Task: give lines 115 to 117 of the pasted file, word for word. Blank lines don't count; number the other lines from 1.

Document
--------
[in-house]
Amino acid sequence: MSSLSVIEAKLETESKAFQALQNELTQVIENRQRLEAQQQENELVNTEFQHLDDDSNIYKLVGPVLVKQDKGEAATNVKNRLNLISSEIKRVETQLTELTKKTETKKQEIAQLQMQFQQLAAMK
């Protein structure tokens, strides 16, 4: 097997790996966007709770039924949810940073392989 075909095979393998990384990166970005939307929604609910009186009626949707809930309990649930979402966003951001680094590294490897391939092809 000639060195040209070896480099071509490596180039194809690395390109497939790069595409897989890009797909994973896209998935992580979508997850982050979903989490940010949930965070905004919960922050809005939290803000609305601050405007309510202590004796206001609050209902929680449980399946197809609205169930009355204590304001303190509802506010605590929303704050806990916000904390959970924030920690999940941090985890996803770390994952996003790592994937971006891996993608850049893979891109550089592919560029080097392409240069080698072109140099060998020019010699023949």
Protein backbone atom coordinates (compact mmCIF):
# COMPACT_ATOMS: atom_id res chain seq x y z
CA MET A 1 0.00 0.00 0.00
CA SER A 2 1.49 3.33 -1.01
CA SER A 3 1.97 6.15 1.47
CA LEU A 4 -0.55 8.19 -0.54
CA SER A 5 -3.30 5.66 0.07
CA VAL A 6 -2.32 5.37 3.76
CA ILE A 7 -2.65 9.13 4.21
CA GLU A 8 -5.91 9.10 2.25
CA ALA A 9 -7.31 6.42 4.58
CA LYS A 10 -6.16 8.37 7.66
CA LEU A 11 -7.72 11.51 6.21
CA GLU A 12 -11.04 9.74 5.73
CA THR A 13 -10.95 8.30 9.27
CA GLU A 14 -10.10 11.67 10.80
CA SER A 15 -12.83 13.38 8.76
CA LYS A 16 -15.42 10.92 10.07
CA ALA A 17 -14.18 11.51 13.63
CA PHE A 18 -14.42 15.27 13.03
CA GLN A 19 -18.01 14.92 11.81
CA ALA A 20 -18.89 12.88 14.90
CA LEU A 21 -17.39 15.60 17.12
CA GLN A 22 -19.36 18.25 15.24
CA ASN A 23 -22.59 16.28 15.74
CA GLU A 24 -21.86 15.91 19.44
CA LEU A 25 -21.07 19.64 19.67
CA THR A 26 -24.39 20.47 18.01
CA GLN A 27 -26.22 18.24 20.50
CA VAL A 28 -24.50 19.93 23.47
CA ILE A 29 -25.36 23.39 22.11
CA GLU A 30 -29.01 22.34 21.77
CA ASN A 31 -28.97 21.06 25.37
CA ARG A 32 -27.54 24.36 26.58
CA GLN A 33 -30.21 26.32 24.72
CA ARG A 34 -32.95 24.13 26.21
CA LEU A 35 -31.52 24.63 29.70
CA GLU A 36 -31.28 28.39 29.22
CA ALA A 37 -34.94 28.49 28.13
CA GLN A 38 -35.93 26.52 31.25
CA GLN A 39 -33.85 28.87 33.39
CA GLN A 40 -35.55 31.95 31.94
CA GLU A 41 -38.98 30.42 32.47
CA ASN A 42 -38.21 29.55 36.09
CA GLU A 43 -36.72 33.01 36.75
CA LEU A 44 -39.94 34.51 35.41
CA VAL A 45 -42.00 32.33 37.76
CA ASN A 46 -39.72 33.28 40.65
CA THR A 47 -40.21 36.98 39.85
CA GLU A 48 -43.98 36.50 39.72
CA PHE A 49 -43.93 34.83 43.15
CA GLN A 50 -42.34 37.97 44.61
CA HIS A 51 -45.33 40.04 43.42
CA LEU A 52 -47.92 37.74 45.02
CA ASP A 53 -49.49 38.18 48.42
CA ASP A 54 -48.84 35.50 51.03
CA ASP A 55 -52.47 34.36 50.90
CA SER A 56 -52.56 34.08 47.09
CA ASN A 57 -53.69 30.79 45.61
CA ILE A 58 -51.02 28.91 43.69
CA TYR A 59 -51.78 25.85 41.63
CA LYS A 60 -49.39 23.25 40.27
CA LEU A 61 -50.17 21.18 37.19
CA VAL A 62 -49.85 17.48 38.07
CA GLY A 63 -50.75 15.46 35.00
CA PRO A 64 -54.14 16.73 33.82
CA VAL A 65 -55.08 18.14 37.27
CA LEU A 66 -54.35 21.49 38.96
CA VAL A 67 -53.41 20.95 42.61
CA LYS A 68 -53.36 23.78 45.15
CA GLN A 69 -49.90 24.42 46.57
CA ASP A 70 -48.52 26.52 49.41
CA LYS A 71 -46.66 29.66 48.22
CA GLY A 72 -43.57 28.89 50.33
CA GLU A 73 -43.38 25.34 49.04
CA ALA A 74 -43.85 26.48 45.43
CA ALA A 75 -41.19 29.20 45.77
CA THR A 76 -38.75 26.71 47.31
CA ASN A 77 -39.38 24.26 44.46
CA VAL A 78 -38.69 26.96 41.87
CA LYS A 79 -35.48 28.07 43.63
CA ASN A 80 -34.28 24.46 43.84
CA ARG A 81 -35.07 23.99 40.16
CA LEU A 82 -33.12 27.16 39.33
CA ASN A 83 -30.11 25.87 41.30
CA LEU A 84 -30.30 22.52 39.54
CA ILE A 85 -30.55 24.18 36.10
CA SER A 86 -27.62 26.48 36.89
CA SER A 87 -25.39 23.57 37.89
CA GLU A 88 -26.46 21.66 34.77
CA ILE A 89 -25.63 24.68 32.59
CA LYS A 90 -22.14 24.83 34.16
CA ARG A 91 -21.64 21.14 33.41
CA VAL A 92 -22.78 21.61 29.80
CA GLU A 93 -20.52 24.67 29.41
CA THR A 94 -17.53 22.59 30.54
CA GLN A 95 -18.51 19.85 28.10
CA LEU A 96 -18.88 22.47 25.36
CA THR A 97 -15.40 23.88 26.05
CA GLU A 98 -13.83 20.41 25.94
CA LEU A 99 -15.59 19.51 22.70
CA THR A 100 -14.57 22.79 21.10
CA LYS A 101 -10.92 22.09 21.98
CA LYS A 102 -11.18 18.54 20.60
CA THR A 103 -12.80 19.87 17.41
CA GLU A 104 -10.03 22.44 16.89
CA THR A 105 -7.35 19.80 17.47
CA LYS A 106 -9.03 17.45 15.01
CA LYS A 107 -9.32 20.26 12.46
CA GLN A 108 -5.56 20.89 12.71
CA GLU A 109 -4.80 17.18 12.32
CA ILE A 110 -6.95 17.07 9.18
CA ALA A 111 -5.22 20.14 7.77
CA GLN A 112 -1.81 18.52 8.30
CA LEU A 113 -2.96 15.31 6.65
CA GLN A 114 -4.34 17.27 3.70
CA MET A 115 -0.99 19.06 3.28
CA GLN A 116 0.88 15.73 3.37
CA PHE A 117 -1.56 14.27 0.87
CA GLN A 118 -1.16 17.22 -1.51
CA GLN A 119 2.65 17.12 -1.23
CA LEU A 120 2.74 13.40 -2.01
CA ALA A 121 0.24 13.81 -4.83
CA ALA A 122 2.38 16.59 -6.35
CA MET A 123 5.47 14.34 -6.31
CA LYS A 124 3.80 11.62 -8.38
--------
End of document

CA ILE A 110 -6.95 17.07 9.18
CA ALA A 111 -5.22 20.14 7.77
CA GLN A 112 -1.81 18.52 8.30